Dave Walton, a volunteer at Cheltenham Museum and Art Gallery and a committed Arts and Craft enthusiast, entertained over fifty members and visitors at the meeting on November 18th with a highly informative and interesting talk about the life and work of Ernest Gimson, and Ernest and Sidney Barnsley in the Cotswolds. They came to this area of Gloucestershire to escape from the industrial conurbatio
The War Memorial was designed by Ernest Gimsonns with which they were familiar and the rural Cotswolds were hugely influential on their designs.
The three men were all architects as well as craftsmen and designed their own houses in Sapperton as well as many other
buildings in the area. They employed many craftsmen and were able to use local expertise to aid them. Gimson carried out some decorative plasterwork at Upper Dorval House in Sapperton for Ernest Barnsley which was inspired by the C16 ceilings at Daneway house.
Eventually the partnership broke down, but they all continued to work in the area and there are many small local buildings which s
how examples of their influence.
Dave showed many pictures of their work, several examples of which are on show in Cheltenham Museum and Art Gallery. Unfortunately the Arts and Crafts Gallery has just closed for refurbishment, but FHS is planning a visit to Rodmarton Manor in the Spring for members. Ernest Barnsley designed the manor house which took over twenty years to complete Barnsley. The work at Rodmarton was continued after Ernest Barnsleys death in 1926 by his brother Sidney who died later the same year, and the project was then completed by Norman Jewson who was Ernest’s son-in -law. See Plan and signature below.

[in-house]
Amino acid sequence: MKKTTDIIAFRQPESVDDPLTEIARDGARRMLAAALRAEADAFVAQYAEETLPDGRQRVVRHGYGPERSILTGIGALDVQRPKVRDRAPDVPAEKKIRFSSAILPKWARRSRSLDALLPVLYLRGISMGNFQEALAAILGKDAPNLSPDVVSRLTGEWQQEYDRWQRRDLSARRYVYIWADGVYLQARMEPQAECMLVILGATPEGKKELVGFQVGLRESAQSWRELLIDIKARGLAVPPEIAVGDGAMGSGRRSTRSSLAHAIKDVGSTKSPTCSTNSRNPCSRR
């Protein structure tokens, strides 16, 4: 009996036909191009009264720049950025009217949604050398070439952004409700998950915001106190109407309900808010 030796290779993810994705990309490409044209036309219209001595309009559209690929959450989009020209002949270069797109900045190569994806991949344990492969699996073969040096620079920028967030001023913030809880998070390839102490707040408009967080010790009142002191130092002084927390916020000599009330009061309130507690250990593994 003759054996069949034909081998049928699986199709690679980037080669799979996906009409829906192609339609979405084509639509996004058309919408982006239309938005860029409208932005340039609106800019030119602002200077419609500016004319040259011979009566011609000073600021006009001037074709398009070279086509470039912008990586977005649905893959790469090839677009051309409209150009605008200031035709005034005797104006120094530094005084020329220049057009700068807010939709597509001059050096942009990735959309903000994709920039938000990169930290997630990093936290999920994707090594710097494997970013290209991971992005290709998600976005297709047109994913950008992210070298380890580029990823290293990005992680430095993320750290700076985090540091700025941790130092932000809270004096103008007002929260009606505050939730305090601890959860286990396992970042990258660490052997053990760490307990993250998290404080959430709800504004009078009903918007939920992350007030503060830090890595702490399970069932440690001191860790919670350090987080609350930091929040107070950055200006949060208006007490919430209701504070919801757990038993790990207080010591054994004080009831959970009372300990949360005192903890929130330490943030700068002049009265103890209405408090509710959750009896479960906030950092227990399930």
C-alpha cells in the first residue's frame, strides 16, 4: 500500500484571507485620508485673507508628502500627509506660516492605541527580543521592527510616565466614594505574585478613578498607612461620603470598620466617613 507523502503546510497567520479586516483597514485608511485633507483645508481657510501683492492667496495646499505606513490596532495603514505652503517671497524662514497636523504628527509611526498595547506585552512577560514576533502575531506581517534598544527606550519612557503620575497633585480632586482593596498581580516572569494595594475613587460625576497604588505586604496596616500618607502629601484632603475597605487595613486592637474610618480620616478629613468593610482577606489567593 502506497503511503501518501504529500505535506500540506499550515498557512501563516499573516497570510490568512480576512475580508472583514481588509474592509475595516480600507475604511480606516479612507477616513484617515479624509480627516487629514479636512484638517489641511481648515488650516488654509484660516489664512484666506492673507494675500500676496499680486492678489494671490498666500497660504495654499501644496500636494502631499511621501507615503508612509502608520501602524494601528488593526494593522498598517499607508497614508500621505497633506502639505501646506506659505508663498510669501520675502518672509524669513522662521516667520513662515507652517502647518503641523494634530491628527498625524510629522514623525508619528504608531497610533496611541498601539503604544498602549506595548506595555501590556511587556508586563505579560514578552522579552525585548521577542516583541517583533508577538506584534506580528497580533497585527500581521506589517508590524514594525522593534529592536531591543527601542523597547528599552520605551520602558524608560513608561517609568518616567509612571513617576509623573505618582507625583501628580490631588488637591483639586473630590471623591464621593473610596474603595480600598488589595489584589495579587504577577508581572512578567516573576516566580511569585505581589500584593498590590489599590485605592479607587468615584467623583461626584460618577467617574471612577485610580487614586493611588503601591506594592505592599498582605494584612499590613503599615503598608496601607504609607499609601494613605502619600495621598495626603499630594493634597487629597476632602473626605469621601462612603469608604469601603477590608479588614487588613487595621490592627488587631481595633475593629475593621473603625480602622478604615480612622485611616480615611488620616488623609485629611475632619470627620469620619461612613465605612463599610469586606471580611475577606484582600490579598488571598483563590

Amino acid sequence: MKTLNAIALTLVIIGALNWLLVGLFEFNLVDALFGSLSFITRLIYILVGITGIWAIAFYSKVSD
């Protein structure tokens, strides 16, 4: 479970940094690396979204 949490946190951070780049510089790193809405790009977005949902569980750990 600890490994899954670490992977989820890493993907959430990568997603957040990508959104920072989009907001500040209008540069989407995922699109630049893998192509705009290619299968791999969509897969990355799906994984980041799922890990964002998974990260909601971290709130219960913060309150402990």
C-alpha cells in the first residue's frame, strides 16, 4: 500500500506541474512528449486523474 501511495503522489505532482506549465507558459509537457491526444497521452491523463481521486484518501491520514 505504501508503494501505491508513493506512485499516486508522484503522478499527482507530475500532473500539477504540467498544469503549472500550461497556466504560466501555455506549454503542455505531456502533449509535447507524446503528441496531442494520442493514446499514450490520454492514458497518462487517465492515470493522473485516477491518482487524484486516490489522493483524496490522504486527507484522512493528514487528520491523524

In 1919 Ernest Gimson designed Fairford’s War Memorial originally intended for the Market Place, he died suddenly a few weeks later. The work was supervised by Norman Jewson and the cross made in Fairford by Farmer Bros, stonemasons. It was dedicated in 1920.
Peter Waals, who worked closelyy with Ernest Gimson and carried on the workshops at Daneway after Gimson’s death and subsequently Hallidays Mill at Chalford, married a Fairford girl, Ruby Dora Bryan daughter of a Fairford draper in Fairford Church in 1903.
If you would like to learn more about the Arts and Crafts Movement in the Cotwolds, please see below:
Gimson and the Barnsleys by Mary Comino. Evans Bros. 1980
By chance I did rove by Norman Jewson.. Privately published. 3rd ed 1973
Cotswolds arts and craft architecture by Catherine Gordon. Phillimore 2009
The arts and crafts movement in the Cotswolds by Mary Greensted. Alan Sutton. 1996